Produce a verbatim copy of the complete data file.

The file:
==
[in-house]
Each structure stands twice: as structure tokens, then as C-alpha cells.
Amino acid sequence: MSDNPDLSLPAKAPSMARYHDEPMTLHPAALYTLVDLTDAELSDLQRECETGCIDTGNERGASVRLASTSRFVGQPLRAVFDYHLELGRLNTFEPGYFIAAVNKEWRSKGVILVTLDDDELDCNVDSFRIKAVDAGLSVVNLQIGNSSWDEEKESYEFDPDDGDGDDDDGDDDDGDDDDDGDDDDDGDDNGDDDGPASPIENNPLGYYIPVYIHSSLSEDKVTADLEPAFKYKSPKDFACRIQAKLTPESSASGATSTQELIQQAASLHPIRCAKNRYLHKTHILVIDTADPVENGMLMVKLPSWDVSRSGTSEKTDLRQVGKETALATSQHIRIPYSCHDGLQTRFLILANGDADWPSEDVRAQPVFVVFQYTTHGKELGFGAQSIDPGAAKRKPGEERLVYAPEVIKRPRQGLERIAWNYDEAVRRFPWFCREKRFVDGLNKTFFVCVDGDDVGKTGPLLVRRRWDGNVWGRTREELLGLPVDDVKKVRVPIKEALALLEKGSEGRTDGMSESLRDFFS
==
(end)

[in-house]
Each structure stands twice: as structure tokens, then as C-alpha cells.
Amino acid sequence: MSDNPDLSLPAKAPSMARYHDEPMTLHPAALYTLVDLTDAELSDLQRECETGCIDTGNERGASVRLASTSRFVGQPLRAVFDYHLELGRLNTFEPGYFIAAVNKEWRSKGVILVTLDDDELDCNVDSFRIKAVDAGLSVVNLQIGNSSWDEEKESYEFDPDDGDGDDDDGDDDDGDDDDDGDDDDDGDDNGDDDGPASPIENNPLGYYIPVYIHSSLSEDKVTADLEPAFKYKSPKDFACRIQAKLTPESSASGATSTQELIQQAASLHPIRCAKNRYLHKTHILVIDTADPVENGMLMVKLPSWDVSRSGTSEKTDLRQVGKETALATSQHIRIPYSCHDGLQTRFLILANGDADWPSEDVRAQPVFVVFQYTTHGKELGFGAQSIDPGAAKRKPGEERLVYAPEVIKRPRQGLERIAWNYDEAVRRFPWFCREKRFVDGLNKTFFVCVDGDDVGKTGPLLVRRRWDGNVWGRTREELLGLPVDDVKKVRVPIKEALALLEKGSEGRTDGMSESLRDFFS